As we improve processes and remove unnecessary steps, we often eliminate quality checks and other approvals. Doing so is good, but be careful to ensure that some assurance of proper execution and quality remains intact.
As we assess our businesses and our processes, looking for ways to streamline and save time, we look for those elements that add value to our products and services. As much as we come to depend on quality checks and authority approvals, they don’t actually, by themselves, improve or otherwise add value to our outputs.
As a result, it becomes standard practice, particularly when exercising improvement programs such as Lean, to try and reduce, trim, or otherwise eliminate checks and approvals. They can be tremendously inefficient.
Quality checks often require considerable time, effort, and specialized tools for highly skilled personnel. Authority approvals waste a great deal of time because the person in a position of authority is rarely available when we need him or her, and his or her priorities may not be in favor or rushing our approval along.
The above are good reasons to eliminate or reduce quality checks and authority approvals. If the process is working properly, and the people are well trained and disciplined, then quality checks should always pass and approvals should be equally verifiable and easy to execute with a minimum of explanation or discussion.
The practice is good and it definitely makes a business more efficient. Unfortunately, not every quality check, approval, or review should be eliminated. There are times when, even though it is not directly value added, the checks and balances should remain. In particular, they should remain in order to ensure that they continue to be unnecessary.
Let me provide an example of what I mean. Let’s take a simple drawing control process. A peer review of a drawing is standard practice. There are nearly always two sets of initials on engineering drawings, a “Drawn by” and a “Checked by” set. Also, an additional approval, such as by a manager or principle engineer, is typically necessary to “release” the drawings into official circulation.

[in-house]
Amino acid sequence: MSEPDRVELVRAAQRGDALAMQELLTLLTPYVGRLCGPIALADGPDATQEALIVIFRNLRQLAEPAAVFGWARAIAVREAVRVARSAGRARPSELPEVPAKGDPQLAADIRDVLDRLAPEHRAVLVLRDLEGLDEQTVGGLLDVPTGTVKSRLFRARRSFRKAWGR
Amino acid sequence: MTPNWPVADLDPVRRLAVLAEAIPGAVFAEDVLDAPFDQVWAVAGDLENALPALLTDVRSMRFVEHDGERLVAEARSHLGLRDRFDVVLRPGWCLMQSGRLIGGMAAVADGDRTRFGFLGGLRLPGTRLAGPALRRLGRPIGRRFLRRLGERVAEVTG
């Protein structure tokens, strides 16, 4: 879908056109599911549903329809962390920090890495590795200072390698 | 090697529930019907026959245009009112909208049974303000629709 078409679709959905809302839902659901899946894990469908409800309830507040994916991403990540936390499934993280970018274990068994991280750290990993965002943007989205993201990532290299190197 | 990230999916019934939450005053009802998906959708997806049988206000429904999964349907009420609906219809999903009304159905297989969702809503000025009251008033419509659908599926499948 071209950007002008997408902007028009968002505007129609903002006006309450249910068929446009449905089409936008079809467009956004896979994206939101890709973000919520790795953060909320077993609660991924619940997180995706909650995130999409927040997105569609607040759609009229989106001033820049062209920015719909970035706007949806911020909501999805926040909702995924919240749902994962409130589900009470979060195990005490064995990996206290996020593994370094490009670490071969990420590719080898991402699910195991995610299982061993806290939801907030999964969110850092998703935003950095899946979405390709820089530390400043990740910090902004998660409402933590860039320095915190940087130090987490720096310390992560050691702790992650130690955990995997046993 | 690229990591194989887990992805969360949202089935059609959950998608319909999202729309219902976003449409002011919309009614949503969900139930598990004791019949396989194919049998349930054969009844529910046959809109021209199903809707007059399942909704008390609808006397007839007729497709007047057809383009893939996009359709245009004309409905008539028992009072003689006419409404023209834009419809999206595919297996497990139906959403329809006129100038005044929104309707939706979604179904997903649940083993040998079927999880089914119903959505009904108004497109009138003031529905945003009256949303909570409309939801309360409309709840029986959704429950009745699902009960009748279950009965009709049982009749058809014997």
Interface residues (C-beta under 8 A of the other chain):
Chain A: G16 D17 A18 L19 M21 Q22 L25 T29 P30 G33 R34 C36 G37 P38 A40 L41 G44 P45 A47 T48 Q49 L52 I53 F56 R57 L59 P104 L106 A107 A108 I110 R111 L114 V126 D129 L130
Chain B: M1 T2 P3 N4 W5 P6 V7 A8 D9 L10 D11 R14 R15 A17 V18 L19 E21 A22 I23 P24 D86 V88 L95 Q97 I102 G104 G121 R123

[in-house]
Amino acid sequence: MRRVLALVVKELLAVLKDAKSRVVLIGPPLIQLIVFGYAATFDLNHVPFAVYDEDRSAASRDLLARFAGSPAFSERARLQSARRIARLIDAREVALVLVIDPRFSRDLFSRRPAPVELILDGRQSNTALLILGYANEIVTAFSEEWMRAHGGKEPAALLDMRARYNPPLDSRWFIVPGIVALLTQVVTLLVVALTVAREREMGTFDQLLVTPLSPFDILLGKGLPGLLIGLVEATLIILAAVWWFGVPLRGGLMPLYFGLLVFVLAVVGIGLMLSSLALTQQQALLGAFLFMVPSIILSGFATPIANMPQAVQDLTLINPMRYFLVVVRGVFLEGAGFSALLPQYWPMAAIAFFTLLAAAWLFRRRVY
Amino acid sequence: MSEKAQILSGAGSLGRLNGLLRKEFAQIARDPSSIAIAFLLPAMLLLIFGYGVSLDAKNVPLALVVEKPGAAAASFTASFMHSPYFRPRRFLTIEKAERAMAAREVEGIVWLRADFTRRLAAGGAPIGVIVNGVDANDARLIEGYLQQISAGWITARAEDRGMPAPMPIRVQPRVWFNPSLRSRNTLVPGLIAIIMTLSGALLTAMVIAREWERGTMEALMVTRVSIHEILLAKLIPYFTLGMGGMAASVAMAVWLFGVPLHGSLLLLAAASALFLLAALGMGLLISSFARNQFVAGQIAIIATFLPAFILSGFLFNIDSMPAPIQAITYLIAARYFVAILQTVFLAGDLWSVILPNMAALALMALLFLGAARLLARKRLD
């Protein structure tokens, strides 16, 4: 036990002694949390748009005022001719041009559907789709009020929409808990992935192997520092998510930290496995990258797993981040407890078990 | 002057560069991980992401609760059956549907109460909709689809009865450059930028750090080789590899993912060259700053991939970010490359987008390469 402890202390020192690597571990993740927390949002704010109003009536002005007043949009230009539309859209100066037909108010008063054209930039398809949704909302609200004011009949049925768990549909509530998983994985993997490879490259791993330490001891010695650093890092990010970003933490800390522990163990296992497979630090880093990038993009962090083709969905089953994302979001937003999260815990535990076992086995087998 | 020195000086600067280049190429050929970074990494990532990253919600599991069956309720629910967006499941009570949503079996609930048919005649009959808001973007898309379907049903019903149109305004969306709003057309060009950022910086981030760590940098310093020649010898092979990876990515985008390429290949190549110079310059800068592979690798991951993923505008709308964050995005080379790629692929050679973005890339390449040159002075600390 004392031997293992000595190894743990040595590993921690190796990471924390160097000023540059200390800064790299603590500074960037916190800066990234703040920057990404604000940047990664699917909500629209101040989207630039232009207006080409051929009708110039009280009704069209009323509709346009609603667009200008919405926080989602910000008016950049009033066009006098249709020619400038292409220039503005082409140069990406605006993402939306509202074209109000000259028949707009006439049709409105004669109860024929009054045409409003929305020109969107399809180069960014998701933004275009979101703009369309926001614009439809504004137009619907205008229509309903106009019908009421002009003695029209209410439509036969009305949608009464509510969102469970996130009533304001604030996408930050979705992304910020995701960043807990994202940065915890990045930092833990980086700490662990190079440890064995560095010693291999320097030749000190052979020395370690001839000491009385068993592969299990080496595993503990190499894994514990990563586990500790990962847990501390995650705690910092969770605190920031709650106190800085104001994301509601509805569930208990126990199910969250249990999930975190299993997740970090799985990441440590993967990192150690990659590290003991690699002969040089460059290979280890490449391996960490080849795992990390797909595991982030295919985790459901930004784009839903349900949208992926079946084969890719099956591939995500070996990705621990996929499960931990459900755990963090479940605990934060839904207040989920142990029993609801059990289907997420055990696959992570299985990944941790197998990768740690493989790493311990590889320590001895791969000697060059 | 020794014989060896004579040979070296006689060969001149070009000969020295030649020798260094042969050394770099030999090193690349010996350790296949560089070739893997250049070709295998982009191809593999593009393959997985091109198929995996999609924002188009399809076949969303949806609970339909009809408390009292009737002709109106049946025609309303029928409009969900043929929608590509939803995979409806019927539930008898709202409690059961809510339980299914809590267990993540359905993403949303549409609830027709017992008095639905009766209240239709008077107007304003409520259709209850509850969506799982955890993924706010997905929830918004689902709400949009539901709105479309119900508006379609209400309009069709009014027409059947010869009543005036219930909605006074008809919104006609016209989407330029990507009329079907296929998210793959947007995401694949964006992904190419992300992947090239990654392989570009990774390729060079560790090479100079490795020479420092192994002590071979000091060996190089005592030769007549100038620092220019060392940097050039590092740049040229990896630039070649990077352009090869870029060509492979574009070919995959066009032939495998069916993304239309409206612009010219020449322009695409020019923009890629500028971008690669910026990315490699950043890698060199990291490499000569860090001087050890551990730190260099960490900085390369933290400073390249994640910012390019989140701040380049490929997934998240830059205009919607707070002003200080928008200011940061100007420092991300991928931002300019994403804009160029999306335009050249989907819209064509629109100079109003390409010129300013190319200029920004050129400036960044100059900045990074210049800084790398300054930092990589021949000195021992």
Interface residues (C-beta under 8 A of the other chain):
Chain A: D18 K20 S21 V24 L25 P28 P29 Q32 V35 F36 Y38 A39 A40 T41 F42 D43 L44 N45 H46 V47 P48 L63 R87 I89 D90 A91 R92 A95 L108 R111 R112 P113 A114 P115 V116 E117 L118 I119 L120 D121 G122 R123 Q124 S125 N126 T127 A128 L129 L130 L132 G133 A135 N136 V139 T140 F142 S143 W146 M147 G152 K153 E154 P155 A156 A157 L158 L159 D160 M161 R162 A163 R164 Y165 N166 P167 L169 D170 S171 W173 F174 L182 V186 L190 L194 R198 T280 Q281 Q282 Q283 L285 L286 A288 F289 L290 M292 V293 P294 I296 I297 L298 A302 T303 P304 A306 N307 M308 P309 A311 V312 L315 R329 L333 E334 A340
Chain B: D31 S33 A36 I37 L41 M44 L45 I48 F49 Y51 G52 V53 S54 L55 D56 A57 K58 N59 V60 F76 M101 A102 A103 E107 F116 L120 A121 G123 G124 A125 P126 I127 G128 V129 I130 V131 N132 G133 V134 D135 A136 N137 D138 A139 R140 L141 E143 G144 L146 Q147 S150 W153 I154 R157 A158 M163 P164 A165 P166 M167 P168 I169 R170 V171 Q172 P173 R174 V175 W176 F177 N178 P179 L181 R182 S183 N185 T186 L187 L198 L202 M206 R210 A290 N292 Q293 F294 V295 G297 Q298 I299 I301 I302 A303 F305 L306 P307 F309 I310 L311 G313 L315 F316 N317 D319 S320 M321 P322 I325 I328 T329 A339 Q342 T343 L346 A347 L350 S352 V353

That seems like a good opportunity to reduce and remove some unnecessary, non-value-added steps. Before doing so, remember that some things naturally change over time. Human behavior, particularly by humans under pressure to execute more quickly, or by humans that change roles periodically, is something that is guaranteed to shift.
The purpose of the peer check is usually to review the drawing for correct execution according to drawing and drafting standards, general good practice, and obvious mistakes or oversights. The purpose of the release approval is usually to make sure that everything is in order and compliant with the process.
In some environments, the peer check and/or the release approval are “rubber stamp” processes where the checker/approver initials without really reviewing the material. Where this is the case, we may as well remove the process steps and be honest with ourselves about what’s happening.
However, the better thing to do may be to bring the checks discipline back into order and to leave the checks in the process. Here’s why.
As you might agree, humans are prone to mistakes, especially rushed humans. We also have a habit of adjusting our behavior depending upon what we perceive to be important. If we perceive that discipline and precision in drawing practices are not important, but saving time is, we will execute with less discipline and precision in order to execute with less time. It’s natural.